New this year, the event started with a fashion show that highlighted women in career fields ranging from firefighters to high school science teachers, from millwrights to a young trade school student. Said one youth, “The fashion show was cool. I learned a lot of things about people in different jobs, and what they had to learn in school, and what they earn, and what they like about their jobs.”
Satiya Solomon, event co-organizer and Board President of Women in the Trades, shared, "We wanted to have fun and highlight the trade clothes and tools that are important to succeed. People are still shocked by seeing women in trade clothing, and toting around tools.”
Throughout the day, girls attended educational and hands-on sessions where they were able to learn from firefighters, a K9 police officer, women engineers and a range of skilled tradeswomen. “How many years of college does it take to become a police officer, because my sister and I want to do that!” questioned one young participant after meeting the Minneapolis K9 police officer and her canine companion.
For another nine-year-old participant, the firefighters made a big impression. “The firefighters were amazing. When we saw the truck and stepped inside, it felt like we were firefighters right away.”
Her 10-year-old sister agreed: “Meeting the firefighters was my favorite part. We got to try on the uniforms – they were big and heavy.”
Representatives from the Society of Women Engineers led the girls in an Egg-mobile activity. The women engineers said the event “helped expose girls to many disciplines and careers that most people don’t understand.” They see Power Girls as an “especially great opportunity for girls because women are underrepresented in the engineering field.”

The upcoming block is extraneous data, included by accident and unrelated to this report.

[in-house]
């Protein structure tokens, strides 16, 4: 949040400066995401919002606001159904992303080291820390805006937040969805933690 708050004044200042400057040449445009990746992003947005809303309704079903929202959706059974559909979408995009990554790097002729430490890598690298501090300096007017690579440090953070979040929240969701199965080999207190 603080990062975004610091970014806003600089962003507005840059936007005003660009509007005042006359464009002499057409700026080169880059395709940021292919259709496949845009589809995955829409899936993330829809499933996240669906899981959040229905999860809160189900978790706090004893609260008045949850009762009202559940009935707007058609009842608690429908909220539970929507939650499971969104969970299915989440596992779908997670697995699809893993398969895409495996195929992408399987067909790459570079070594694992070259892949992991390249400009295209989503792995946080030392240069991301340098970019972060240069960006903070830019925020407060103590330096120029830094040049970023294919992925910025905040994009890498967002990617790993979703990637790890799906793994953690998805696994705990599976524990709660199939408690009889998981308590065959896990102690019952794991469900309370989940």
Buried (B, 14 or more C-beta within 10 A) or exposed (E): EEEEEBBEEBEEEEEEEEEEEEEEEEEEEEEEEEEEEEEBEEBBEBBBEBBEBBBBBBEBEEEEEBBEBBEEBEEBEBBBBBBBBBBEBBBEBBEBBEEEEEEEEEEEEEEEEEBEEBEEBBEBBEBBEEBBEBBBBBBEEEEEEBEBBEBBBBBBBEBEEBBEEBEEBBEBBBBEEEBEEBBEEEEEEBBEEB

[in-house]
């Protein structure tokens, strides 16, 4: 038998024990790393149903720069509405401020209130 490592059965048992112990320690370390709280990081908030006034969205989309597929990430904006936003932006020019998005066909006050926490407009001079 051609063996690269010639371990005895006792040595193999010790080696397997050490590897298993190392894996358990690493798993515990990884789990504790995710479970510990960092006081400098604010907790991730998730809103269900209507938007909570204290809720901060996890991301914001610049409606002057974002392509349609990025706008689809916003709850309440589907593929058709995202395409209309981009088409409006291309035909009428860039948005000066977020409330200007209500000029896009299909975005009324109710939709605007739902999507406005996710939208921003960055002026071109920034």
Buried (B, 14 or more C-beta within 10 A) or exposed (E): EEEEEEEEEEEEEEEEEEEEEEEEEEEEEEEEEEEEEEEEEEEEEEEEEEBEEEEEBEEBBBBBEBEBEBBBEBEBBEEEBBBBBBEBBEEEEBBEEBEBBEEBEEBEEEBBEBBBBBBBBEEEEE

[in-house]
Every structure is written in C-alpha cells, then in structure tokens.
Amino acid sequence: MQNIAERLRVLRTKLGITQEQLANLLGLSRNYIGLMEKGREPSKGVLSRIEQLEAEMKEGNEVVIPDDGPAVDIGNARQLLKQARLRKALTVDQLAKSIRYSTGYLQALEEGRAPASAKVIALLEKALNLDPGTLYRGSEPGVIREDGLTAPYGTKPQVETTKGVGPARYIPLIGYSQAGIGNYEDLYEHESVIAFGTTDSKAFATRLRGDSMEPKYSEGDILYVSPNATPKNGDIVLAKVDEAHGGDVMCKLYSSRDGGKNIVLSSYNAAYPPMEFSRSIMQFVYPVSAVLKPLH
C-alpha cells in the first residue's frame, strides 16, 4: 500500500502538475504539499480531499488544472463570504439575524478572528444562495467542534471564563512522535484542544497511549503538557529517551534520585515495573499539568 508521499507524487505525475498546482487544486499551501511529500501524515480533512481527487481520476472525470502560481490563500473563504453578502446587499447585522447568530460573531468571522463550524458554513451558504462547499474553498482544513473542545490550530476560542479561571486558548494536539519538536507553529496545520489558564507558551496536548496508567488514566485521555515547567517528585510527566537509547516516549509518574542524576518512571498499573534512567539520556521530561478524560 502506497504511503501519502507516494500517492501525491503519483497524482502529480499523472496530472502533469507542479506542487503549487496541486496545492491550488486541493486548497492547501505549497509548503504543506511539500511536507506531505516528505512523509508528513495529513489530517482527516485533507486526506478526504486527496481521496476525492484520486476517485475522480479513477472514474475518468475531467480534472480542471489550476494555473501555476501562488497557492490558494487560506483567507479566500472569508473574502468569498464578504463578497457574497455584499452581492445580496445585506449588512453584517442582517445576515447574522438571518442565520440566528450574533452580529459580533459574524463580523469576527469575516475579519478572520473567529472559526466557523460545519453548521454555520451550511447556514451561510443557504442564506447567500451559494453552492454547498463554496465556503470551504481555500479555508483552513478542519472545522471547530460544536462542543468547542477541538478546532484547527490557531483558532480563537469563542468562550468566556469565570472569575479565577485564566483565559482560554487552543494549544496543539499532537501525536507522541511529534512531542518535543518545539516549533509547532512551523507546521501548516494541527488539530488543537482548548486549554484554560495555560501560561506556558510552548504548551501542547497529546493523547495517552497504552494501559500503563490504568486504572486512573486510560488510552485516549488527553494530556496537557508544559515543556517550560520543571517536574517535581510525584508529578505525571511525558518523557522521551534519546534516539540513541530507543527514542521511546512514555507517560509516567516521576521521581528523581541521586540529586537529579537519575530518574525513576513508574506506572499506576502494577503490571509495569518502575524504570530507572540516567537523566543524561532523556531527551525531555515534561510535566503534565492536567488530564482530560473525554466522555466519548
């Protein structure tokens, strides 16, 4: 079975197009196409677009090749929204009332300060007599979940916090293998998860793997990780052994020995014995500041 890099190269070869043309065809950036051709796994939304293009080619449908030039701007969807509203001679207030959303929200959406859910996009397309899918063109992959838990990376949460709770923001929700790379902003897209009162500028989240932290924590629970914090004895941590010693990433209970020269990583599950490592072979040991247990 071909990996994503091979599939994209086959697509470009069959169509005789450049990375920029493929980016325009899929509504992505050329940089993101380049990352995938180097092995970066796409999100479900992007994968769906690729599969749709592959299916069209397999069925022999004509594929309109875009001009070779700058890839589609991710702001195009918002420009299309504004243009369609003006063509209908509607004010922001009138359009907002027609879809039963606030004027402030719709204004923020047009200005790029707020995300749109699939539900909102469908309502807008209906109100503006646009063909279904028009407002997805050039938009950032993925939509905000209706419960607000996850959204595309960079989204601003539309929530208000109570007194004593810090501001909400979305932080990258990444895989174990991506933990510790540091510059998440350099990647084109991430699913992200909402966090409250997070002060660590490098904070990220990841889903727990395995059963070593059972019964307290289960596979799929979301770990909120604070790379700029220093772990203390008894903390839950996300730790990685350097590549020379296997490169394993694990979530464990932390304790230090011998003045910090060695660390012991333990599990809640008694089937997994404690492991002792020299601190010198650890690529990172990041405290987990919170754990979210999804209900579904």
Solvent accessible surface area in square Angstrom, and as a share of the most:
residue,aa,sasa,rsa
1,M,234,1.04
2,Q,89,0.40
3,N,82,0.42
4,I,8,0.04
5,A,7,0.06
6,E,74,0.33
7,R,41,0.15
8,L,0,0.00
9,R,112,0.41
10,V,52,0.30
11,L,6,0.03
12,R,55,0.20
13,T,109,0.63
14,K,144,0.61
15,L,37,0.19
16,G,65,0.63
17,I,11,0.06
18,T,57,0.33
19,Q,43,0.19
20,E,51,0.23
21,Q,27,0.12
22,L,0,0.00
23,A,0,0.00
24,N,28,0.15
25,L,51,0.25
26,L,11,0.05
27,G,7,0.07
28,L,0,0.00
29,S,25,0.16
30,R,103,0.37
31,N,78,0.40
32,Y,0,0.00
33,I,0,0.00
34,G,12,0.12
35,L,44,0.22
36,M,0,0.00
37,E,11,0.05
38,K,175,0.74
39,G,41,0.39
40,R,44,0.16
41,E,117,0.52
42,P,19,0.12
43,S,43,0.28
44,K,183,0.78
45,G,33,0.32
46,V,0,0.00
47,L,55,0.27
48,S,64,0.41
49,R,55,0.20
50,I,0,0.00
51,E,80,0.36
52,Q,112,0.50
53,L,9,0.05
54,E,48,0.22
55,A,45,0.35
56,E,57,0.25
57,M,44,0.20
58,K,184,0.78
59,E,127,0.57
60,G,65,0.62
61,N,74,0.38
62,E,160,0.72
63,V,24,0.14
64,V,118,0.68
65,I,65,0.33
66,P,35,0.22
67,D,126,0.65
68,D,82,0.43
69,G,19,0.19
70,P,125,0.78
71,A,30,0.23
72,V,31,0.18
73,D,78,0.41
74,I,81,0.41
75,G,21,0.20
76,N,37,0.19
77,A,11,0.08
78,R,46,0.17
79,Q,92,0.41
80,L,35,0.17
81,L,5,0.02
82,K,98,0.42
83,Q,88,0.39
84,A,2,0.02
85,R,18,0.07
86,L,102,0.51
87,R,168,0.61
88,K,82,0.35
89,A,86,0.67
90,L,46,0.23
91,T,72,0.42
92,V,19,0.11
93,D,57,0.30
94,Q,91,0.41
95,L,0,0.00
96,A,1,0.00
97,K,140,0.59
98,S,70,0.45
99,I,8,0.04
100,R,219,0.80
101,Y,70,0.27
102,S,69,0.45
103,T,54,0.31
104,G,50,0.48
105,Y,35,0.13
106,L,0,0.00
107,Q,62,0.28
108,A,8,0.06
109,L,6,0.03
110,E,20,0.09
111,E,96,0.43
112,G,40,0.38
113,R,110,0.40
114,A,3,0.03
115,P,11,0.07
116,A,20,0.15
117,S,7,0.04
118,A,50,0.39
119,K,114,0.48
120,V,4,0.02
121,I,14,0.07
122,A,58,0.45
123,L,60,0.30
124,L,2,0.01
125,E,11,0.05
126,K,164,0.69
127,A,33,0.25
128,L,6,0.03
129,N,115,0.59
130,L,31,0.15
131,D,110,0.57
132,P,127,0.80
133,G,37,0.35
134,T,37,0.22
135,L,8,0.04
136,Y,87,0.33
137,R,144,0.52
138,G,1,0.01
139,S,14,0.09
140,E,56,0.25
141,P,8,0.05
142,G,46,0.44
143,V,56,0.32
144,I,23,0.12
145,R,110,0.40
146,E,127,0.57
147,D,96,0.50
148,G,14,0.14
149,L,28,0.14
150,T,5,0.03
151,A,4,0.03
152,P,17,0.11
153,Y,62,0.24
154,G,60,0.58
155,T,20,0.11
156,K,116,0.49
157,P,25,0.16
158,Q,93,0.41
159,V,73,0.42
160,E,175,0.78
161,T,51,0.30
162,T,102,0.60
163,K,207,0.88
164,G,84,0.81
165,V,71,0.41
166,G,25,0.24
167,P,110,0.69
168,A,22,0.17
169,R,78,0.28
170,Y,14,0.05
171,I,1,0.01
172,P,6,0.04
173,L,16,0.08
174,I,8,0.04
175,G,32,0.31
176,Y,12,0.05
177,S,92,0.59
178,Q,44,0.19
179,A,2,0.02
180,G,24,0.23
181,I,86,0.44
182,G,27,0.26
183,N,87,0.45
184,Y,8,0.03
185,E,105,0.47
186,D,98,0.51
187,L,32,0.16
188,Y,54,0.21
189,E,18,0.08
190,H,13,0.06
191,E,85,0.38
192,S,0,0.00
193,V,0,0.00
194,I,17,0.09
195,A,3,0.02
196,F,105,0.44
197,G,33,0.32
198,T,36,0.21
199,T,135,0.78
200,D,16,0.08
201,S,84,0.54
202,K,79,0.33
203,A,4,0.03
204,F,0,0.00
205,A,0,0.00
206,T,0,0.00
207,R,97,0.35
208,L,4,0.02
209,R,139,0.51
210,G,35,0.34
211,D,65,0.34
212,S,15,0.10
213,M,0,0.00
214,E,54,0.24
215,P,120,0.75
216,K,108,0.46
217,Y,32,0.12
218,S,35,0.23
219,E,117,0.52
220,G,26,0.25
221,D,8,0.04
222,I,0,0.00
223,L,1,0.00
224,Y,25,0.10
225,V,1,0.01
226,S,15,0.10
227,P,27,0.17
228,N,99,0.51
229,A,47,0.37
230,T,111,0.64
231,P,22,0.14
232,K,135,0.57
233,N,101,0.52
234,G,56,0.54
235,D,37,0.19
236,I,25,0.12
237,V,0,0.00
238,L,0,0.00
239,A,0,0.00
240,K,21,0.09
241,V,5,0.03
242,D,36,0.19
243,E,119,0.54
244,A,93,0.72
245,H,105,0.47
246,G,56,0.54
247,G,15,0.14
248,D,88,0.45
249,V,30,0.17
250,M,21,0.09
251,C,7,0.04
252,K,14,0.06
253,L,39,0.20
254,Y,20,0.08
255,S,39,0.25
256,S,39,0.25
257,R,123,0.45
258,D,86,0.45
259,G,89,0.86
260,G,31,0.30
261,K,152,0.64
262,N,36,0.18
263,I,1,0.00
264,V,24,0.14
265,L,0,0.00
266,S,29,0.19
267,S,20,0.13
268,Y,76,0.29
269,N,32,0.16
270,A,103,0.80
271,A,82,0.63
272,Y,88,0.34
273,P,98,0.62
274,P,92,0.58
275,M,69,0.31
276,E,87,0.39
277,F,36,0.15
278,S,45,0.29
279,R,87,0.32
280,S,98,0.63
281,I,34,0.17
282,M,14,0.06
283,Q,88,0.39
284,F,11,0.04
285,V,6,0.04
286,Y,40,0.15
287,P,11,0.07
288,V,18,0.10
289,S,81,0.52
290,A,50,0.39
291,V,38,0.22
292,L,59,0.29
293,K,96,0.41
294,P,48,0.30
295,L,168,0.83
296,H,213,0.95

The Power Girls event has continued to grow every year since its inception. Most of the girls who attend are participants in year-round YWCA of Minneapolis Girls & Youth programs including Girl Power, an all-girl after-school math and science program, and Discovery Leadership, an all-girl leadership development program.
Christa Perkins, event co-organizer and Girls Inc. Manager at the YWCA of Minneapolis, summed up the event. “Women who work in the trades and jobs where women are still underrepresented are great role models for girls because they have challenged stereotypes in pursuit of personal and professional success. Girls gain hands-on learning beyond what they receive in the classroom. They build skills, confidence and a curiosity for new experiences.”